Bioengineered kidneys could help alleviate organ shortage

Xavier Symons
27 Apr 2013
Reproduced with Permission

Scientists at Massachusetts General Hospital in Boston have created bioengineered rat kidneys which successfully filter blood and produce urine. If the technique works with humans, it could do away with the need for donor kidneys.

However, there are still many hurdles to be overcome. The organs produced only a third as much urine as normal kidneys, and disposed of creatinine - a waste product of muscles - 36 times more slowly.

According to a report in Nature News, "The team, led by organ-regeneration specialist Harald Ott, started with the kidneys of recently deceased rats and used detergent to strip away the cells, leaving behind the underlying scaffold of connective tissues such as the structural components of blood vessels. They then regenerated the organ by seeding this scaffold with two cell types: human umbilical-vein cells to line the blood vessels, and kidney cells from newborn rats to produce the other tissues that make up the organ."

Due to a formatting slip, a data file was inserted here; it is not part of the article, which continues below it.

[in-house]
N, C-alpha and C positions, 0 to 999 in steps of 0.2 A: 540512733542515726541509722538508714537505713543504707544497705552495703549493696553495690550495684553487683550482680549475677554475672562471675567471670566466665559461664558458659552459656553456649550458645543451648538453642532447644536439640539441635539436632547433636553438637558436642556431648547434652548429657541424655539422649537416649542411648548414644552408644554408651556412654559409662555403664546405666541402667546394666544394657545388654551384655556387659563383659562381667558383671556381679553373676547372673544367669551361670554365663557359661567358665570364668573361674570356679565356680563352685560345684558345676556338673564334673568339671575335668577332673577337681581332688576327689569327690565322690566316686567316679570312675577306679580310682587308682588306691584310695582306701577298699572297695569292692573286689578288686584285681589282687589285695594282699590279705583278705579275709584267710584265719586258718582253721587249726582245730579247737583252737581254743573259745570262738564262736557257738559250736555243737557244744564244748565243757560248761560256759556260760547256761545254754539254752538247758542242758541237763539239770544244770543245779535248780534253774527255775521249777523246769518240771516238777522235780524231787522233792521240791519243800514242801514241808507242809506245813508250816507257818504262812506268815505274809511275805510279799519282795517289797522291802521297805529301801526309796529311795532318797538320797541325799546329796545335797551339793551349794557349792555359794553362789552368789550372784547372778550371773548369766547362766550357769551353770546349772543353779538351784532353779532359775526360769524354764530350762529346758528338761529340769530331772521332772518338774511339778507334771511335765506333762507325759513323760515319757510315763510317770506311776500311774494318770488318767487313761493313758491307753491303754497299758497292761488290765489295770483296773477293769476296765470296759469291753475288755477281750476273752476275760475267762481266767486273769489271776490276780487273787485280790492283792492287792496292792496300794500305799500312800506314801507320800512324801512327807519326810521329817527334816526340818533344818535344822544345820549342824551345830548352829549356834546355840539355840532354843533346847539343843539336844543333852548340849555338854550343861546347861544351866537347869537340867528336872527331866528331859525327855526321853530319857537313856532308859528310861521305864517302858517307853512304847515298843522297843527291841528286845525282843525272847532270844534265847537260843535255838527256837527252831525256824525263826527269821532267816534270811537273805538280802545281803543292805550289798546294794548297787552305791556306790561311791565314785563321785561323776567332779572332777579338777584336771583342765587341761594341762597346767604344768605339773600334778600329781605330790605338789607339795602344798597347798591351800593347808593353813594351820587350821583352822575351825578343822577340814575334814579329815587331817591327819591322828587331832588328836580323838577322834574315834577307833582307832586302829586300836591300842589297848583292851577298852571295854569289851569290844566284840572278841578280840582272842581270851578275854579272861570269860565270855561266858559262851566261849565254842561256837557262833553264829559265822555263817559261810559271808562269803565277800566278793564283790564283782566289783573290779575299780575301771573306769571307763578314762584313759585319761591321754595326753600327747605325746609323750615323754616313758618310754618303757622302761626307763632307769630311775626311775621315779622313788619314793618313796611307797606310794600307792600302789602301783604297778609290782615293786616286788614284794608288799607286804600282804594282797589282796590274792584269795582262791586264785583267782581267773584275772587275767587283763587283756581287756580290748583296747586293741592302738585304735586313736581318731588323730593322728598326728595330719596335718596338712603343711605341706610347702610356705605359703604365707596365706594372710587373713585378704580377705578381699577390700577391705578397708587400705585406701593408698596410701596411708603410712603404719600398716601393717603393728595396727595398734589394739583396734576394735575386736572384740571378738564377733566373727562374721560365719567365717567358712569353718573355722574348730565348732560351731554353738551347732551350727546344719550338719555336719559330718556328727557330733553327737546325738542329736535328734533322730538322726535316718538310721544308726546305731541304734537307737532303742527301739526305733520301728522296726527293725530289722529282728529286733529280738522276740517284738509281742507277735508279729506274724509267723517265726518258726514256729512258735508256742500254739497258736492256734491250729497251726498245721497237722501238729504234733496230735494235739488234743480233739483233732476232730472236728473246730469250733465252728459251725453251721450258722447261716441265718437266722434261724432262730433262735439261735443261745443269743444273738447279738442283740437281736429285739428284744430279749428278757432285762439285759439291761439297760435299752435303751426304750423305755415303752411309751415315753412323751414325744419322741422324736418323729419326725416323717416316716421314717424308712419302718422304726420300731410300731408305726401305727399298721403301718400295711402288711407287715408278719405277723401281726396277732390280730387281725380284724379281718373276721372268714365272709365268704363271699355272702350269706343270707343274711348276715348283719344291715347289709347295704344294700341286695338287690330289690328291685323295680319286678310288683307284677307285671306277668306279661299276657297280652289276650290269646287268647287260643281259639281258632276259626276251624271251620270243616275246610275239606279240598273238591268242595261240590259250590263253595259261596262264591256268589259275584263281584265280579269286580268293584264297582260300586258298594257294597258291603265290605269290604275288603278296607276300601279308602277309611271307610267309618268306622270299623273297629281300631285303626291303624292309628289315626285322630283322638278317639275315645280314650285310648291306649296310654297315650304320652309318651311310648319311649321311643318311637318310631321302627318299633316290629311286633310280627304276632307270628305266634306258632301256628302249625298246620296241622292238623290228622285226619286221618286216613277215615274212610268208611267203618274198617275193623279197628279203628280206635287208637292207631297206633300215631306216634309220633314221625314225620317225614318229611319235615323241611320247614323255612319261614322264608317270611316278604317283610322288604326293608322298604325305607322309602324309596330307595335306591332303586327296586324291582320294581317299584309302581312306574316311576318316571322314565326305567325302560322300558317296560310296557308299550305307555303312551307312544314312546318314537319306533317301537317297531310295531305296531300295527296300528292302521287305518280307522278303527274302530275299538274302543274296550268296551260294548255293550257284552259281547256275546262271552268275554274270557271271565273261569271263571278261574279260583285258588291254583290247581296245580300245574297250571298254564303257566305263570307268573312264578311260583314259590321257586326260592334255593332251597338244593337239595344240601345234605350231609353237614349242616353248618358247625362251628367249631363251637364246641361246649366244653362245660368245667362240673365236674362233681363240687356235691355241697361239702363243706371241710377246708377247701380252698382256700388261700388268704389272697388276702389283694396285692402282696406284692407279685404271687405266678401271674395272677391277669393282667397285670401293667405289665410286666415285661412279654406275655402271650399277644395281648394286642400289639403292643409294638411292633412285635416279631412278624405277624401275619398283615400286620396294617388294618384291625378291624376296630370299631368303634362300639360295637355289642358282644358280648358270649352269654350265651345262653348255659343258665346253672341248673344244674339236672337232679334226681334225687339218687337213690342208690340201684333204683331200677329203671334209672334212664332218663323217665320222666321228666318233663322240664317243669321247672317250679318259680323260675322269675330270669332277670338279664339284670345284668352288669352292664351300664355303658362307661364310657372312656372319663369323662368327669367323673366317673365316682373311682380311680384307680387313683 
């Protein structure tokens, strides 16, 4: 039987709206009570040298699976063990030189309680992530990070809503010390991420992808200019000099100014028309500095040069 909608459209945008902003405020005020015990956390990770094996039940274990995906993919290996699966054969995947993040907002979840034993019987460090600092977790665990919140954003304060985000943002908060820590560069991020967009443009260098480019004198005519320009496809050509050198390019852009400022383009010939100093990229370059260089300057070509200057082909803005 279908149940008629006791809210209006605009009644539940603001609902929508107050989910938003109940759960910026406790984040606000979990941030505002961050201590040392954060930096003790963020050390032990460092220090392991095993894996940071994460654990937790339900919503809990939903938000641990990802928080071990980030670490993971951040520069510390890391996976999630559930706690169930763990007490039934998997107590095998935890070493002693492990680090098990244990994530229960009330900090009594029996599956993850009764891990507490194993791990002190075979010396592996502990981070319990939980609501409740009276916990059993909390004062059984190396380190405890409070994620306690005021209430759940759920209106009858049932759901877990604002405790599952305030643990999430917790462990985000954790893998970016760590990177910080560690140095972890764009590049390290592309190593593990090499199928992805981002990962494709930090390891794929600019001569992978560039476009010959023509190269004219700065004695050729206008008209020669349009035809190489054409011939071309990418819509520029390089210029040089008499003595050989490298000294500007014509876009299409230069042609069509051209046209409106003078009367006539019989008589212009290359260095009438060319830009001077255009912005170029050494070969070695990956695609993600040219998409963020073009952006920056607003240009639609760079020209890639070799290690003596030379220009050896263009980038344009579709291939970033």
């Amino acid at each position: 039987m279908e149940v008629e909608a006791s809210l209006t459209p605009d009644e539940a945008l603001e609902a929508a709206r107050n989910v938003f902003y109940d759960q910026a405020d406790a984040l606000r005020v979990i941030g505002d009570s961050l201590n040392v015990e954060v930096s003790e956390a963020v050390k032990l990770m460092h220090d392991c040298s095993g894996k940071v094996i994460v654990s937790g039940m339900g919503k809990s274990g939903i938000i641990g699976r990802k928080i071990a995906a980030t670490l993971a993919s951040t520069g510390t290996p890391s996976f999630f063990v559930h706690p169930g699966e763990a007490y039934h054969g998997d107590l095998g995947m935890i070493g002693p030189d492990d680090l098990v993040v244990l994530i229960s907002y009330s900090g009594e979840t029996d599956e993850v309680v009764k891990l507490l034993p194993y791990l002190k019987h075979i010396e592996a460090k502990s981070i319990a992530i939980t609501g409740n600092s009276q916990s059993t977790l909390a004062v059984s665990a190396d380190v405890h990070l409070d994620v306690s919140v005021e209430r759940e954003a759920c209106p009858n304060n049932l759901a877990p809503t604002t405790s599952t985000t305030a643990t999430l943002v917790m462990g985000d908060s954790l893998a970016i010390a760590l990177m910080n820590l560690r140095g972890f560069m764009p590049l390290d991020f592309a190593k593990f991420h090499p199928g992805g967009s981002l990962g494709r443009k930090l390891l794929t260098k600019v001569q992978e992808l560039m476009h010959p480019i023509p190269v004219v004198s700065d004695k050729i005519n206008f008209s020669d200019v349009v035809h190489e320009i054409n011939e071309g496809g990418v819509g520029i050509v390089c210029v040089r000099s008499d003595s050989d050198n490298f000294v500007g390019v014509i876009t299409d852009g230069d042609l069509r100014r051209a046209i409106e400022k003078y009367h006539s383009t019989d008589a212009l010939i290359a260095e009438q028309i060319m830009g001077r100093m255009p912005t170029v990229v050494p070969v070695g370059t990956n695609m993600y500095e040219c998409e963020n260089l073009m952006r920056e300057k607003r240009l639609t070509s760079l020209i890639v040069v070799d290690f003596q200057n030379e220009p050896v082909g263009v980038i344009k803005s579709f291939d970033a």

If the technique can be "upscaled" for humans, the implications are momentous. Because the kidneys would be produced with a patient's own cells, there would be no immune rejection. "In an ideal world, if someone walks into the hospital and has a kidney grown on demand, there's no donor organ shortage and there are no immune problems," Ott says.